Maya Angelou is officially the first Black woman to appear on US quarters

The first ever quarter to honor a Black woman is now in circulation in the United States, featuring poet Maya Angelou

Maya Angelou
(Image credit: Jack Sotomayor / Contributor)

A new quarter has gone into circulation across the United States: the very first one to feature a Black woman. Part of the American Women Quarters Program, the new coin honors poet and activist Maya Angelou on the "tails" side. The "heads" portion still features the traditional bust of George Washington.

Maya, the writer behind some of the most uplifting book quotes in history, was born in Saint Louis, Missouri back in 1928. After releasing her 1969 memoir, I Know Why the Caged Bird Sings, she became the first African American woman to write a nonfiction bestseller. Given her incredible career and life, which she largely dedicated to the advancement of the Civil Rights Movement, then-President Barack Obama awarded her a Presidential Medal of Freedom in 2010. The poet passed away a few years later, in 2014, at the age of 86.


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In an official statement announcing the release of the new coin, the US Mint explained that the American Women Quarters Program will release a series of coins featuring prominent women in American history later this year and through 2025.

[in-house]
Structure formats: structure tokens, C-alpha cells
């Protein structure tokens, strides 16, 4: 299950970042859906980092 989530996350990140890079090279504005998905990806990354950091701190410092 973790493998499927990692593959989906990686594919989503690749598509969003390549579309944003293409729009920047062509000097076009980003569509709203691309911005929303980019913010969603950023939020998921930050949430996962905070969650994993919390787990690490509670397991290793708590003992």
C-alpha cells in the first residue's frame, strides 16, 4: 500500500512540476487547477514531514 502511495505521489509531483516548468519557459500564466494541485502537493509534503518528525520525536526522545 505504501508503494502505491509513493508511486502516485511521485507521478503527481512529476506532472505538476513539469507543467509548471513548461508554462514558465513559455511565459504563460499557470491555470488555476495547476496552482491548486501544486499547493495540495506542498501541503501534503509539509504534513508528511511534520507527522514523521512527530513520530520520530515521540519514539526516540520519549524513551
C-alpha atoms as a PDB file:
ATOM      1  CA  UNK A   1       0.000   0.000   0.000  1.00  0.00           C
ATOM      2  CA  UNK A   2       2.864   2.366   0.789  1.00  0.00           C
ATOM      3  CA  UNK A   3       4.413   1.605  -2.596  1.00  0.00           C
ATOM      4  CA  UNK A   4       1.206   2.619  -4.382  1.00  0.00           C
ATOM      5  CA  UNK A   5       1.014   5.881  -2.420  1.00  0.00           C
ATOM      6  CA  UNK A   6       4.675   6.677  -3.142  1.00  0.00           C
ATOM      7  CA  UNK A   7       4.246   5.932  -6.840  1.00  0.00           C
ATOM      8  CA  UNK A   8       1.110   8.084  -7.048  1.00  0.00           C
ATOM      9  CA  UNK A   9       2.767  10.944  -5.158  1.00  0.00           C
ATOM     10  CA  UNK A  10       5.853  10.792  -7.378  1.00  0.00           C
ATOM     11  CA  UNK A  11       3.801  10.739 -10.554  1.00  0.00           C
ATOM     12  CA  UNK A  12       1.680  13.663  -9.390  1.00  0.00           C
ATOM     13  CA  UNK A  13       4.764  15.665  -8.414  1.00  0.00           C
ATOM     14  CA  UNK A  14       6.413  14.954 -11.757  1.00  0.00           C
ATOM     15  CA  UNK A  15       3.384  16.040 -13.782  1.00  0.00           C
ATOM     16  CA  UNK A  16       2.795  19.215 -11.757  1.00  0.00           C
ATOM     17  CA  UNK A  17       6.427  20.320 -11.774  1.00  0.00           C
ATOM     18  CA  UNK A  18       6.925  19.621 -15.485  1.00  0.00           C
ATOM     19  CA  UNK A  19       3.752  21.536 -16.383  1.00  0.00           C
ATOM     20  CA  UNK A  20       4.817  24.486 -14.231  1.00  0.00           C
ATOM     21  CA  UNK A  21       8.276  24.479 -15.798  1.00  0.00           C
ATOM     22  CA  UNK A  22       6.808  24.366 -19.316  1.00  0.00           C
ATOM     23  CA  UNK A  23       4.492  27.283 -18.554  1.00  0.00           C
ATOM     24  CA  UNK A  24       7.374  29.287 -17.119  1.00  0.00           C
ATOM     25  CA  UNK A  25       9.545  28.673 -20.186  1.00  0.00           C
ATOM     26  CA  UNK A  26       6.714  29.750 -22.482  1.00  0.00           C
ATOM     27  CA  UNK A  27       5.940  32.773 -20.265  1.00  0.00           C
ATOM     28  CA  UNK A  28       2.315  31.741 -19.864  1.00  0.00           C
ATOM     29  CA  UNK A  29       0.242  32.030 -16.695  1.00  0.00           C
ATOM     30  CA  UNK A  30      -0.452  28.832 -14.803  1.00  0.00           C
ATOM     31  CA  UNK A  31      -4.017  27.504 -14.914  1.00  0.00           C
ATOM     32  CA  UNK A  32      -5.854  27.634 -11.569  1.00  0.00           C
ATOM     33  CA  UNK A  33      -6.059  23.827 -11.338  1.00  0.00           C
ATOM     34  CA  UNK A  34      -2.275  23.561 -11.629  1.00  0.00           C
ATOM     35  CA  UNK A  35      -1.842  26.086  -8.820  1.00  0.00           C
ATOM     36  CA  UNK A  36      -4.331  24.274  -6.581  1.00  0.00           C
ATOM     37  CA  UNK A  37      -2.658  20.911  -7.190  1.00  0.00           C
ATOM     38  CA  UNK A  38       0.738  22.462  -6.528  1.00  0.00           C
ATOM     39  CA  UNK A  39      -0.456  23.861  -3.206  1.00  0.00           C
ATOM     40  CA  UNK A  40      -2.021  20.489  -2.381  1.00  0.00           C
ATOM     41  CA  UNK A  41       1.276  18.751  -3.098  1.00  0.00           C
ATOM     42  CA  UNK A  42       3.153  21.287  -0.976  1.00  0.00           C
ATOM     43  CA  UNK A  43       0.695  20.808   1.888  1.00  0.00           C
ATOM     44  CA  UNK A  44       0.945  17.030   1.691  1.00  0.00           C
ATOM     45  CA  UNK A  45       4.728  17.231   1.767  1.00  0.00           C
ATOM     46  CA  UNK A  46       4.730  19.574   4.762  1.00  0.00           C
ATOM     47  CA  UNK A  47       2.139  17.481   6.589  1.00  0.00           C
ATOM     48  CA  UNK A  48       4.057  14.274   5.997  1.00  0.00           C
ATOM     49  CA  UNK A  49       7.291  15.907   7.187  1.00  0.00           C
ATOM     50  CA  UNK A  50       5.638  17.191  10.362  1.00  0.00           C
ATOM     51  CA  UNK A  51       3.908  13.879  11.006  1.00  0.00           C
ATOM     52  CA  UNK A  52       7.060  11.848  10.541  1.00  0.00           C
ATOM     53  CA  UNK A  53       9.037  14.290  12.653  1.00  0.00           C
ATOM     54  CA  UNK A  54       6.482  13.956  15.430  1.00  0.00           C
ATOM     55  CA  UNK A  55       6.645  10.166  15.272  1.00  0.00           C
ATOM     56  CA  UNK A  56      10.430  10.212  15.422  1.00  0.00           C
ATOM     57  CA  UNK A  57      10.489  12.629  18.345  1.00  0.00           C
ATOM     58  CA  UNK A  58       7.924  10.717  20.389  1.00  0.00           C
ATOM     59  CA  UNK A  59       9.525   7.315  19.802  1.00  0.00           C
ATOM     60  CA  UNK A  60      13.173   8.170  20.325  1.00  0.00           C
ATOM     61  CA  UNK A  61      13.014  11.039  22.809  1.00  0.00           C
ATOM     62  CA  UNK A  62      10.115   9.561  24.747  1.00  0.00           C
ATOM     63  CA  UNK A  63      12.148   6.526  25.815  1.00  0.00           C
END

Maya Angelou quarter

(Image credit: U.S. Mint)

In 2022, Americans can expect to fill their wallets with coins featuring Dr. Sally Ride, the first woman astronaut; Wilma Mankiller, the first female principal chief of the Cherokee Nation; Nina Otero-Warren, the first female superintendent of the Santa Fe public schools; and Anna May Wong, the first Chinese American film star in Hollywood.

"Each time we redesign our currency, we have the chance to say something about our country — what we value, and how we’ve progressed as a society," said Secretary of the Treasury Janet L. Yellen in an official statement about the news. "I'm very proud that these coins celebrate the contributions of some of America's most remarkable women, including Maya Angelou."

Back in 2020, California Rep. Barbara Lee introduced the Circulating Collectible Coin Redesign Act and, after it passed in January of 2021, the US Mint invited the general public to submit names of women for consideration. Although encouraging Americans to think of women with varied ethnical, racial and geographical backgrounds, the only real requirement was for the icons to no longer be with us. 

This isn't the first time that the US government has used its currency to honor the African American population. In January of 2021, President Joe Biden announced that he would accelerate the already-in-place efforts to replace former President Andrew Jackson with Harriet Tubman on the $20 bill. 

Anna Rahmanan is a New York-based writer and editor who covers culture, entertainment, food, fashion and travel news. Anna’s words have appeared on Time Out New York, the Huffington Post, Fortune, Forbes, Us Weekly, Bon Appetit and Brooklyn Magazine, among other outlets.